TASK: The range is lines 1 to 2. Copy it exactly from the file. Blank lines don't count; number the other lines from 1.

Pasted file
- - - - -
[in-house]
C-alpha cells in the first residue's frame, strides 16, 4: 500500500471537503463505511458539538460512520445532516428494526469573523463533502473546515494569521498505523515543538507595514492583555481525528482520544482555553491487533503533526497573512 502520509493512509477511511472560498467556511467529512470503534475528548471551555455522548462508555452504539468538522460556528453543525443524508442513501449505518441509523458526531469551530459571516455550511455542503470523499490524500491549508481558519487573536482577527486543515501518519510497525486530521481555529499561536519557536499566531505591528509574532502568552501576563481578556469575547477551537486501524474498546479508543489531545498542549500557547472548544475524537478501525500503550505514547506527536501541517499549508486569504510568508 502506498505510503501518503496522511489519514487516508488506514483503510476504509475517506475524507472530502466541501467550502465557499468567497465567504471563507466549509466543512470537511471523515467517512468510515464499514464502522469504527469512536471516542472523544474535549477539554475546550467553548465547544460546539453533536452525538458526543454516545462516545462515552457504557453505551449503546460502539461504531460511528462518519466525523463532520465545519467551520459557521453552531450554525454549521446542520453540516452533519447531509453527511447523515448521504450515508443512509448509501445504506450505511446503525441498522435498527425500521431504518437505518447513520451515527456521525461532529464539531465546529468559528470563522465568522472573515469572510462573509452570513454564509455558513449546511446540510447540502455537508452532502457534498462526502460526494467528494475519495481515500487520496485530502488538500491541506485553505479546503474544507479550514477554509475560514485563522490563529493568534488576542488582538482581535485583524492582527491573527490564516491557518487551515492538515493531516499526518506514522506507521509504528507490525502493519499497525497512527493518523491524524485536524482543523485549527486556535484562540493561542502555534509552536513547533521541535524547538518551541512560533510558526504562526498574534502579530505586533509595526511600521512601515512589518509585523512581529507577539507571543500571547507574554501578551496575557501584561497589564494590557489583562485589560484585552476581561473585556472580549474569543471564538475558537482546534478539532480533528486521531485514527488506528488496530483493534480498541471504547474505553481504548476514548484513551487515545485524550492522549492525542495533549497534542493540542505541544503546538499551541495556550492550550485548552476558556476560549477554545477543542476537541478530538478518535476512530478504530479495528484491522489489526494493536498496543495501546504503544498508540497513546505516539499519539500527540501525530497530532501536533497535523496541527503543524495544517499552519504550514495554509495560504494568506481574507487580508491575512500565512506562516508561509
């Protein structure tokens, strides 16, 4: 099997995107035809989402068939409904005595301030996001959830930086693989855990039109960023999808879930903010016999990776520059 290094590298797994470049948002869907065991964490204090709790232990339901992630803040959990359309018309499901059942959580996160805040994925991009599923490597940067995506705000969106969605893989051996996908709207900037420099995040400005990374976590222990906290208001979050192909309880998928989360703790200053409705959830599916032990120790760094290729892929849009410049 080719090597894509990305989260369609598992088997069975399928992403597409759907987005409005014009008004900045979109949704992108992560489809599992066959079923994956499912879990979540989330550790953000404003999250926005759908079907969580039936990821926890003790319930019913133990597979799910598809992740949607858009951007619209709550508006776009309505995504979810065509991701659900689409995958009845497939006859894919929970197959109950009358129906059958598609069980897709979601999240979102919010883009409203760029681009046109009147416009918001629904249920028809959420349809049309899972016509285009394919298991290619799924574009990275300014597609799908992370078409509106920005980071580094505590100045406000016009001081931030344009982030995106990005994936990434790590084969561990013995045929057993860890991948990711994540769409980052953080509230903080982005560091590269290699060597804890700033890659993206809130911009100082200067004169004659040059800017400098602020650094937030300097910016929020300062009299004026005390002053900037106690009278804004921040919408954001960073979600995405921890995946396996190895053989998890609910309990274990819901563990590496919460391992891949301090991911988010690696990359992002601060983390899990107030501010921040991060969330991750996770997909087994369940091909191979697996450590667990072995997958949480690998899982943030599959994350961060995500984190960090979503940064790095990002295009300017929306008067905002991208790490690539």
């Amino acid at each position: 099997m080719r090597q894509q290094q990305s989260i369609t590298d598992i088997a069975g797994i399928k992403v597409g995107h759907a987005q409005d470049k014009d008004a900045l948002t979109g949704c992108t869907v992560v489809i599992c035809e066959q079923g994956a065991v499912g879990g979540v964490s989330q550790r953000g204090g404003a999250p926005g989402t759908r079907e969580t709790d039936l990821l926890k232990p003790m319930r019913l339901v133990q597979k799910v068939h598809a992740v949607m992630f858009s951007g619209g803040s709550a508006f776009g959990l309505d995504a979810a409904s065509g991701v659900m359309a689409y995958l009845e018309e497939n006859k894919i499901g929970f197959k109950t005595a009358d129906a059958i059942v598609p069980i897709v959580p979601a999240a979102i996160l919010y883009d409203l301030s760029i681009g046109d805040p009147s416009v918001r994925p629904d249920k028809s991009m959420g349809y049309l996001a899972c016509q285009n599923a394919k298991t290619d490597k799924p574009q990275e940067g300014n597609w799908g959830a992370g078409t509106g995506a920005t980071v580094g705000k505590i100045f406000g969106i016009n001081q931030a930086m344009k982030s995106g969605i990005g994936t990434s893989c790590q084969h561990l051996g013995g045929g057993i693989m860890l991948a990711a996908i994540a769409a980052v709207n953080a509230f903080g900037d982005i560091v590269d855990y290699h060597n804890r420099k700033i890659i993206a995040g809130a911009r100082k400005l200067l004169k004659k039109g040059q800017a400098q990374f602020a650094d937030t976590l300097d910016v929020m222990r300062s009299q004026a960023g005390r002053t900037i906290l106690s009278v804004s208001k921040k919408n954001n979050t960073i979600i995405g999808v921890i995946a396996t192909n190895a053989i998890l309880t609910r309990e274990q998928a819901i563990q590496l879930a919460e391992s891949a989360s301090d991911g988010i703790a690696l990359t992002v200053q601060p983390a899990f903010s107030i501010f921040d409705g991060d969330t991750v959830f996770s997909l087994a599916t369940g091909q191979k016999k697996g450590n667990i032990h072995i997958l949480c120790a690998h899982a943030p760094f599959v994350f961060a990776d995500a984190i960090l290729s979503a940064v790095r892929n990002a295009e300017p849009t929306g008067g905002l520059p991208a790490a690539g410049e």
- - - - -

[in-house]
C-alpha cells in the first residue's frame, strides 16, 4: 500500500471537503463505511458539538460512520445532516428494526469573523463533502473546515494569521498505523515543538507595514492583555481525528482520544482555553491487533503533526497573512 502520509493512509477511511472560498467556511467529512470503534475528548471551555455522548462508555452504539468538522460556528453543525443524508442513501449505518441509523458526531469551530459571516455550511455542503470523499490524500491549508481558519487573536482577527486543515501518519510497525486530521481555529499561536519557536499566531505591528509574532502568552501576563481578556469575547477551537486501524474498546479508543489531545498542549500557547472548544475524537478501525500503550505514547506527536501541517499549508486569504510568508 502506498505510503501518503496522511489519514487516508488506514483503510476504509475517506475524507472530502466541501467550502465557499468567497465567504471563507466549509466543512470537511471523515467517512468510515464499514464502522469504527469512536471516542472523544474535549477539554475546550467553548465547544460546539453533536452525538458526543454516545462516545462515552457504557453505551449503546460502539461504531460511528462518519466525523463532520465545519467551520459557521453552531450554525454549521446542520453540516452533519447531509453527511447523515448521504450515508443512509448509501445504506450505511446503525441498522435498527425500521431504518437505518447513520451515527456521525461532529464539531465546529468559528470563522465568522472573515469572510462573509452570513454564509455558513449546511446540510447540502455537508452532502457534498462526502460526494467528494475519495481515500487520496485530502488538500491541506485553505479546503474544507479550514477554509475560514485563522490563529493568534488576542488582538482581535485583524492582527491573527490564516491557518487551515492538515493531516499526518506514522506507521509504528507490525502493519499497525497512527493518523491524524485536524482543523485549527486556535484562540493561542502555534509552536513547533521541535524547538518551541512560533510558526504562526498574534502579530505586533509595526511600521512601515512589518509585523512581529507577539507571543500571547507574554501578551496575557501584561497589564494590557489583562485589560484585552476581561473585556472580549474569543471564538475558537482546534478539532480533528486521531485514527488506528488496530483493534480498541471504547474505553481504548476514548484513551487515545485524550492522549492525542495533549497534542493540542505541544503546538499551541495556550492550550485548552476558556476560549477554545477543542476537541478530538478518535476512530478504530479495528484491522489489526494493536498496543495501546504503544498508540497513546505516539499519539500527540501525530497530532501536533497535523496541527503543524495544517499552519504550514495554509495560504494568506481574507487580508491575512500565512506562516508561509